Biological and Agricultural Engineering (BAE) is a complex science containing many different components and sciences. In this month’s BAE Online Blog, we talk to Dr. Steven Hall, an Associate Professor and the Director of Marine Aquaculture Research Center (MARC) in the Department of Biological and Agricultural Engineering. We asked him about his background in Aquaculture Engineering and details about this unique and interesting field.
First things, first: What is aquaculture engineering?
SH: I always say there have to be three components: biology (fish, plants, crustaceans, algae…); technology (filtration, automation, heating/cooling, pumps, computers or even robots…); and water (fresh, estuary or salt/marine).
Aquaculture or aquacultural engineering is actively working with water-based species to culture desired species, or in some cases, to reduce undesired species. We typically think of raising fish in ponds or in recirculating aquaculture systems, which, for engineers, include not only fish or plants, but also aerators, pumps, plumbing, filtration, tanks and other components. This is a multi-billion dollar industry worldwide and worth about $60 million in North Carolina. Aquacultural engineers work with aquaculture biologists and other professionals to make these systems more productive and sustainable, using various technologies, equipment and techniques.
What is your educational and professional background?
SH: I earned a B.S. in Mechanical Engineering from the University of Buffalo, a M.S. from University of California at Davis and a Ph.D. from Cornell University. I worked in industry: two companies in the servo hydraulics industry and an energy technology company in agriculture as well as part-time work with aquaculture and coastal engineering companies. I completed a postdoc at McGill University and was a Louisiana State University professor prior to NC State. I have international experience in 20 countries, served as president of the Aquacultural Engineering Society and will start as Editor of the Journal of Aquacultural Engineering in the fall.
Wow, you’re busy! How did you enter into the field of Aquaculture engineering, and why did you decide to focus your work and study on this topic?
SH: Aquaculture is growing; this field will be needed to help feed the world and to hopefully help save the planet. I wanted to bring my engineering expertise to this important, productive field.
What is the most interesting part of Aquaculture engineering?
SH: Drinking too much coffee and dreaming up new ideas with other interesting people sometimes gets us engineers in trouble, but often leads to new industry insights, patents and ideas.
What are the most important applications of aquaculture engineering?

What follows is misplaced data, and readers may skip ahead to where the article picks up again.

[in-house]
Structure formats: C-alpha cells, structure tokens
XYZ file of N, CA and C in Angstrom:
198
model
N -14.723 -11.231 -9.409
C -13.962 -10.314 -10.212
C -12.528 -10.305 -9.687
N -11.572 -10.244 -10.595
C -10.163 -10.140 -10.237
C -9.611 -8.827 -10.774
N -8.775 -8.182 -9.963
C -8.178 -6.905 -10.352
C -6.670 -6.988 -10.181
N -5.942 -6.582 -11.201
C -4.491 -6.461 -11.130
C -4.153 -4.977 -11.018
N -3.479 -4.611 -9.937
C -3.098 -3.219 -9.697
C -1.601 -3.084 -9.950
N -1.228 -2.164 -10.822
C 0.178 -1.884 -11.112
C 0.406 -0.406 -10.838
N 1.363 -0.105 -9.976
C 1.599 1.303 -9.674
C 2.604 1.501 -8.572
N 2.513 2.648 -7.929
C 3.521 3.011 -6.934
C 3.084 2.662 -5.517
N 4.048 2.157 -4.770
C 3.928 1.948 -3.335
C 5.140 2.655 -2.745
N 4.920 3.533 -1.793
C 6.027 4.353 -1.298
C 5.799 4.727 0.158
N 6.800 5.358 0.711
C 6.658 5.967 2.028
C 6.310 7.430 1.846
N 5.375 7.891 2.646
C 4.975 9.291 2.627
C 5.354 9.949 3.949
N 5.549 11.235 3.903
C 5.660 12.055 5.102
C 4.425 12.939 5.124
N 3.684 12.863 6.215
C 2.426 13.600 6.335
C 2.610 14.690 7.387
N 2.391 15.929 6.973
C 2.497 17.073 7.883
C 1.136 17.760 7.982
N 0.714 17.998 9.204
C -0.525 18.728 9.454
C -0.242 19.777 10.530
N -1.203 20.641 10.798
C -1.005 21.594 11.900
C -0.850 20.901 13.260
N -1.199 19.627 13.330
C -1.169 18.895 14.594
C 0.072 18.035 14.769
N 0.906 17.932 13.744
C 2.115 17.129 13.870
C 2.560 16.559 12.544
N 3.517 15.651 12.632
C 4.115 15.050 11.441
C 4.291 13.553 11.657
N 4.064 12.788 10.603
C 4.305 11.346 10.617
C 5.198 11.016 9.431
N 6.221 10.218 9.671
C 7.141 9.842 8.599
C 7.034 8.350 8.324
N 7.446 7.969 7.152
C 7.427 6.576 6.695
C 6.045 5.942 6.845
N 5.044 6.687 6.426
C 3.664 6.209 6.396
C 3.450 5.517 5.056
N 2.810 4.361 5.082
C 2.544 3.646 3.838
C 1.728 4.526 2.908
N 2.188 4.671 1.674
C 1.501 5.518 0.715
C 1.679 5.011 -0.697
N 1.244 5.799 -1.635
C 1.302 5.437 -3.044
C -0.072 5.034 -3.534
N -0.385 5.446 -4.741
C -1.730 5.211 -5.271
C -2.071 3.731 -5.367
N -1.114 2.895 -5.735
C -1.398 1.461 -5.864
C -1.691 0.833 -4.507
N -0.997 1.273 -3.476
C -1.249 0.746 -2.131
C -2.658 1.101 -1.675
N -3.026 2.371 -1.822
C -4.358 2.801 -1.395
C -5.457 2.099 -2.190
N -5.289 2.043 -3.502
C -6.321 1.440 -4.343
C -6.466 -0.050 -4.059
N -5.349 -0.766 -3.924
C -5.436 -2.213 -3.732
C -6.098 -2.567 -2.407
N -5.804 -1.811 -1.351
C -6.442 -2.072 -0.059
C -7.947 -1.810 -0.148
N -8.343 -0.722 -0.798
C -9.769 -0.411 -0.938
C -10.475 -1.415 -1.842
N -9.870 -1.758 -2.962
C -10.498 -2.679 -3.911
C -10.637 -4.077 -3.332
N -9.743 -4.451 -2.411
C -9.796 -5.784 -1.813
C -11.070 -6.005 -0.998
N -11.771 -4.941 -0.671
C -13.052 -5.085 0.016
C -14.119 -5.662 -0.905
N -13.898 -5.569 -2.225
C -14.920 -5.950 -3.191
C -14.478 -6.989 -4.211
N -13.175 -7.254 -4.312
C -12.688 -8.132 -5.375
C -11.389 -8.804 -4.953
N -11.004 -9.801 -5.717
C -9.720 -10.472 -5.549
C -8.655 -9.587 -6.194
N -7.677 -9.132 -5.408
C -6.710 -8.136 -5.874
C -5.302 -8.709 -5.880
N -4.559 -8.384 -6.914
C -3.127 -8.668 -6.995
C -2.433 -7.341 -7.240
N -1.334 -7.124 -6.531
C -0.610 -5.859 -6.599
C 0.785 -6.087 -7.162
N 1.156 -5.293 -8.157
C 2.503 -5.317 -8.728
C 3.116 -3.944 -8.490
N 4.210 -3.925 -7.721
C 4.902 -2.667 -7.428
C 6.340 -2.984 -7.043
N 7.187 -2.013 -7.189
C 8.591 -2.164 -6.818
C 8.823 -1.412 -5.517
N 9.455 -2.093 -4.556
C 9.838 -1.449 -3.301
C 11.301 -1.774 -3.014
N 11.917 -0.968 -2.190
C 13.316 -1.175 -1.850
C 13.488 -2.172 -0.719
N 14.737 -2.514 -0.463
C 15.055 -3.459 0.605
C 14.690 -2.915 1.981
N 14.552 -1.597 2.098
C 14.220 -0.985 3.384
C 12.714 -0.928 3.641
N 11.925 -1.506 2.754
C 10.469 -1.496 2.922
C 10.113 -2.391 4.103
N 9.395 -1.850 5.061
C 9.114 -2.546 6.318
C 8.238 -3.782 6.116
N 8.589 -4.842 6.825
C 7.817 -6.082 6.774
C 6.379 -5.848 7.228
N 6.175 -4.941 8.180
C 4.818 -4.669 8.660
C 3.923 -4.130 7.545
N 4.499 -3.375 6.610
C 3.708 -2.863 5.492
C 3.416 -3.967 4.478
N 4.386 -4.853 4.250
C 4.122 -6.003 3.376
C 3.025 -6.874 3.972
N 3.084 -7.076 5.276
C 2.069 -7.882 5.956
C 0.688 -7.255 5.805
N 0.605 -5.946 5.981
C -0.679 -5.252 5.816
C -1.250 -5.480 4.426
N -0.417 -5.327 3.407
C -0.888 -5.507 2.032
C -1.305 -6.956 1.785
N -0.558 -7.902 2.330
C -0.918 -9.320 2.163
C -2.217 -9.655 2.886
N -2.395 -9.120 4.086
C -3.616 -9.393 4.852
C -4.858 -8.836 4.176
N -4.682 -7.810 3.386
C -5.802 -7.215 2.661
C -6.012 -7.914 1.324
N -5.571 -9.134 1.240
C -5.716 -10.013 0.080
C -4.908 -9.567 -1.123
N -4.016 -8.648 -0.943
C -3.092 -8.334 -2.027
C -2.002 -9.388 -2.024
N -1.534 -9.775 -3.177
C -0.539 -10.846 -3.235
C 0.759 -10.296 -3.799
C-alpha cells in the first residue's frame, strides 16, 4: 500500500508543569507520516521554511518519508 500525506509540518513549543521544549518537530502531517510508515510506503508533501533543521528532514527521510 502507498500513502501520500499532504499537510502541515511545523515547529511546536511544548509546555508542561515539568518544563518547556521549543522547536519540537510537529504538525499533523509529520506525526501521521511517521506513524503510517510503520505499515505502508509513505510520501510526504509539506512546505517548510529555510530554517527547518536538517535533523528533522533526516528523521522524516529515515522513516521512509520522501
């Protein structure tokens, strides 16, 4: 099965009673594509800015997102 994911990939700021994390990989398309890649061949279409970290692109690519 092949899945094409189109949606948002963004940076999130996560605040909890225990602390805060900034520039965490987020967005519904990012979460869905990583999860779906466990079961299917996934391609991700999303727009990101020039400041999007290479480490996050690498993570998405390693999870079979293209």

SH: I am interested in a wide variety of topics—from growing algae for energy, food and other products; to finfish such as sturgeon, tilapia, catfish and striped bass; to more unique species, such as crawfish and oysters. However, a big personal focus is finding ways to enhance productivity while also improving the environment.
What does your research focus on?
SH: One current topic is use of multiple species in “multi-trophic aquaculture” to grow fish, then use the fish waste to grow algae, which are in turn consumed by oysters, thus reducing the waste and producing another valuable product. Other work focuses on coastal bioengineering, using natural species such as oysters to help protect our coasts while both growing and sequestering carbon in their shells. Another area is looking at ways to use sturgeon waste in large scale aquaponics, growing lettuce, for example, using the waste from the fish.
Why might students be interested in study aquaculture engineering or pursue research on this topic?
SH: First of all, the species we work with are fascinating. Their life cycles are not fully understood, and even what we do understand bends the brain. For example, oysters are male when young and later become female. And sturgeon are ancient fish that look a bit like aquatic dragons. Alligators, too, are always a hit, reminding us we are still in the age of the dinosaurs, and finally, many people like the products we produce. So, if you are an engineer who wants to use your abilities to improve culture of these fascinating species, aquacultural engineering might be for you.
What technology do you use in aquaculture engineering?
SH: Much of the technology in recirculating aquaculture systems includes equipment to clean and condition the water before putting it back into the system, including pumps, biofilters, aerators and other equipment. We also work on more creative ideas in terms of how to produce aquatic species in open waters, so wave energy measurement and use is important. Energy is a big factor, so we work with a variety of heaters, solar energy and other techniques to manage temperature and related factors. Finally, we literally do work with aquatic robots, one patented boat-bot, the “aquabot”, does various functions in ponds and large tanks.
What other science fields or disciplines does aquaculture engineering relate to?
SH: We often work with biologists and learn about the unique biology of these organisms, both from a production and conservation point of view. We also work with mechanical, civil, environmental and even electrical engineers. The end products can engage food scientists, and in some cases, textile professionals. And, of course, we overlap with agriculture and even policy fields.
Thank you to Dr. Steven Hall for these incredibly interesting insights into the world of Aquaculture Engineering.
Check back to the BAE Online Blog in the fall as we will take a short summer break.